As a manager, you may be responsible for giving each member of your team formal, individualized feedback, at regular intervals.
Some people see this exercise as a chance to regularly judge who is deemed worthy enough to stay on the team. So, they look for weaknesses, failures, and areas of improvement to gauge whether this person is on their way out or on their way up. It’s a negative frame, where review is judgement and potential punishment.
Others see the review as a chance to help people on the way toward their goals and recognize the good work they’ve done on behalf of the team and organization. So, they look for strengths, accomplishments, and areas of continued growth in alignment with the individual’s personal goals. It’s a positive frame that affirms and validates the team member’s inherent value.
People in Vacuums
It is easy, and tempting, to approach a talent review by looking at quantifiable results, their attitude, or counting how many mistakes they made relative to expectations.
However, we should remember that people are largely a product of their material conditions. This means that someone who is underpaid, overworked, dealing with stress outside of work, or battling any number of physical, emotional, mental or socioeconomic factors, will be impact their performance and their attitude. It is simply not reasonable for the company to make decisions that materially impact the employee, who has no control over those decisions, and then harshly judge that individual.
Every talent review must consider how the person’s performance is directly influenced by a number of factors that the company controls. If someone isn’t performing, there is little value in judging and blaming them when there is so much more to learn from them about why they are struggling. By taking this posture instead, we can adjust the environment to increase the chances of success.
The Lovable Leader Talent Review Framework
If you’re giving someone feedback directly…
- Focus on the positives — their accomplishments, their growth, and their strengths.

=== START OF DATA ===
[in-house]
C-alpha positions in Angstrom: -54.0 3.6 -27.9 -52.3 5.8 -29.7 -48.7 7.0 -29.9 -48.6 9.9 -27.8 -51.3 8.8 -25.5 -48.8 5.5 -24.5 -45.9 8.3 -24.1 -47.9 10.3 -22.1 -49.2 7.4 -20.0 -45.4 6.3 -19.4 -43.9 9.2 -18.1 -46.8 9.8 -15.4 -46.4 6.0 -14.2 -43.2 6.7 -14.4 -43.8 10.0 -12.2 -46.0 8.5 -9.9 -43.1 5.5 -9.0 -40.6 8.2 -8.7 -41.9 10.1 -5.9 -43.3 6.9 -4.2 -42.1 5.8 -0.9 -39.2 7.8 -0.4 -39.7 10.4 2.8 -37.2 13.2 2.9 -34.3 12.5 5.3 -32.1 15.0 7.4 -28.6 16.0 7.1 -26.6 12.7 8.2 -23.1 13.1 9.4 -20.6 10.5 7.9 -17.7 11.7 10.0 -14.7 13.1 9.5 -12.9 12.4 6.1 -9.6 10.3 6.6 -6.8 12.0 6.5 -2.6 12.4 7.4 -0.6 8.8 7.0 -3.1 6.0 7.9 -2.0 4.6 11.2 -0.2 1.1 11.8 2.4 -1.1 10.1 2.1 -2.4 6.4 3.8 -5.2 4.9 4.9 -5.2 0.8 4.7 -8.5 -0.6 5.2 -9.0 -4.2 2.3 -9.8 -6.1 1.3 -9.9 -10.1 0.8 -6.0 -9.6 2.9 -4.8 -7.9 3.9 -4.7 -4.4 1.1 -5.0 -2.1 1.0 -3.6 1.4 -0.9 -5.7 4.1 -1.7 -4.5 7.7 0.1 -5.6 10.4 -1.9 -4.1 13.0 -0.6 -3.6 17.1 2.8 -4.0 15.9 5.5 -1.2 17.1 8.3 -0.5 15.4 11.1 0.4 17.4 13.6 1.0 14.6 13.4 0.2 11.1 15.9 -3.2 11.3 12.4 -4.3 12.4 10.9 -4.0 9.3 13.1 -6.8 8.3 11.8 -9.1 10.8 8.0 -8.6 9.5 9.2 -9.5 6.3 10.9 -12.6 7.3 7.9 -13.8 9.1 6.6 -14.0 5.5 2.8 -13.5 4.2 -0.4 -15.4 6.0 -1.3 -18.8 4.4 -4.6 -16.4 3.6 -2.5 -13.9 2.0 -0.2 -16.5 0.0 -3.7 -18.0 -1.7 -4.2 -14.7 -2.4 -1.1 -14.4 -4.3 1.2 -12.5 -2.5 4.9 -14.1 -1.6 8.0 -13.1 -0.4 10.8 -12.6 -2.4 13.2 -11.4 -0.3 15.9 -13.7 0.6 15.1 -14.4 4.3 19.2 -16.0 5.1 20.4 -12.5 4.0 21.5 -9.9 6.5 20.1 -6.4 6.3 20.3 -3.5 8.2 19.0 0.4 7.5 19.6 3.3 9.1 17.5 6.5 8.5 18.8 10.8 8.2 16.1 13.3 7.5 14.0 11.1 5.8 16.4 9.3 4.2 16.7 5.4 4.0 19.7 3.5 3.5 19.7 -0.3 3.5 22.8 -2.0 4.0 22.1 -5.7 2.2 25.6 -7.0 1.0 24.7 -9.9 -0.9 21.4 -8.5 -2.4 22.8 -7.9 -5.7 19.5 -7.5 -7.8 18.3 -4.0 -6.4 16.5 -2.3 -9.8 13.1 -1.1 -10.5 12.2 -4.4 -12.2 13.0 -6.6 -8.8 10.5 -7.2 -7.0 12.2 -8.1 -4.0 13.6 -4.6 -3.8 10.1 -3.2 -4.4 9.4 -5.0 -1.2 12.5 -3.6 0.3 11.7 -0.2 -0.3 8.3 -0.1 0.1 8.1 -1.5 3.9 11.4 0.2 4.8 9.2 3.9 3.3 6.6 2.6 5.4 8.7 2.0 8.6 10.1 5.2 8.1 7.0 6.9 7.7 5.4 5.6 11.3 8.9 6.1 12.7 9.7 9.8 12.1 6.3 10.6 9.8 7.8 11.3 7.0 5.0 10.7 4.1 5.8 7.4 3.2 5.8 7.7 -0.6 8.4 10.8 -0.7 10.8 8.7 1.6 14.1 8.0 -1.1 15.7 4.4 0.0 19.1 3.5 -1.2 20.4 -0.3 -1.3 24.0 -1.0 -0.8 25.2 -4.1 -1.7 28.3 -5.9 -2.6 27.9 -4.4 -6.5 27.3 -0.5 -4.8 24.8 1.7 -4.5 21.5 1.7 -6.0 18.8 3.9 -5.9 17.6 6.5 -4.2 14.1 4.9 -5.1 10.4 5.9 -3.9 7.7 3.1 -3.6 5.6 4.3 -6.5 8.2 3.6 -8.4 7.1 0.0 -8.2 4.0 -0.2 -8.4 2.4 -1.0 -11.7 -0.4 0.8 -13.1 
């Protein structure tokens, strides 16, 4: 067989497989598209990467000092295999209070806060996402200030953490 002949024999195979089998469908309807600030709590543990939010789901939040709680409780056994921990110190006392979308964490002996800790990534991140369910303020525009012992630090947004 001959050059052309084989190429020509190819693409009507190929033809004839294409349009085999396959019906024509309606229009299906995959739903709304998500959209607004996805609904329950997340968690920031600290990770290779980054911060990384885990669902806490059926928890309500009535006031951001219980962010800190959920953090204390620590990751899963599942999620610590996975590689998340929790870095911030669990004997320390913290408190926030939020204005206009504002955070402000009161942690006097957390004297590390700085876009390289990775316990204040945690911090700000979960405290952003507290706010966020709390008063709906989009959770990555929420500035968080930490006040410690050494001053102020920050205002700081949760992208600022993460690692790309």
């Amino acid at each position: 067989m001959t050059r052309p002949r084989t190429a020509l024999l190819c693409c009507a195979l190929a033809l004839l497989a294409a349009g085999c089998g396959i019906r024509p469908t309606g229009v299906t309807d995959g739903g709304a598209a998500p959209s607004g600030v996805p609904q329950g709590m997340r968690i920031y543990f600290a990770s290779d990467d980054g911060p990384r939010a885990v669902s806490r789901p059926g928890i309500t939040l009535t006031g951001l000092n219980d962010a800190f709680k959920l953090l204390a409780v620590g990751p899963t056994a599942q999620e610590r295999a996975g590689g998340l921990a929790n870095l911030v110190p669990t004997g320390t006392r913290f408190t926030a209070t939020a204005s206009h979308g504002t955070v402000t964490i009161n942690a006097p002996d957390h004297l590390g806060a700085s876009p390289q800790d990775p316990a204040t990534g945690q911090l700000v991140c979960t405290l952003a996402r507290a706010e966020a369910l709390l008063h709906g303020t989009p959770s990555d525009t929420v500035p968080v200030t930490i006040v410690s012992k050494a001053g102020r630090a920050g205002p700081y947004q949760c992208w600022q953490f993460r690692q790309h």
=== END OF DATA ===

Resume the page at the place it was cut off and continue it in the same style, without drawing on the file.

- When discussing areas of improvement, ensure it is always aligned with their growth goals.
- Do this by taking some time to ask them about the areas they want to focus on improving.
- When discussing areas where the person came up short or missed expectations, ask what type of support they need to succeed.
If you’re giving feedback to someone else about someone on your team
- Make them look good.
- Report on their strengths.
- Put their weaknesses in context — identify where the company is failing to adequately support them
- Give them the benefit of the doubt.
Whose side are you on
I can’t believe that we still have to point this out in 2023 as late stage capitalism continues to amplify human suffering through mass layoffs coupled with unfathomable income inequality, and a totally inadequate safety net, but…
You, the manager this post is for, are not a beneficiary of the company’s success.
The owners and shareholders are.
You, are labor.
Therefore, do not make the mistake of thinking it is your job to protect the company from the people below you in the org chart. Do not make the mistake of killing yourself for a job that would replace you before your obituary is written.
Your job is to continually protect, and push for the needs and dignity of, the people you manage.
- Always stand with the people over profits.
- Always lead with empathy and kindness.
- Always put people in context of their humanity before the context of their job responsibilities.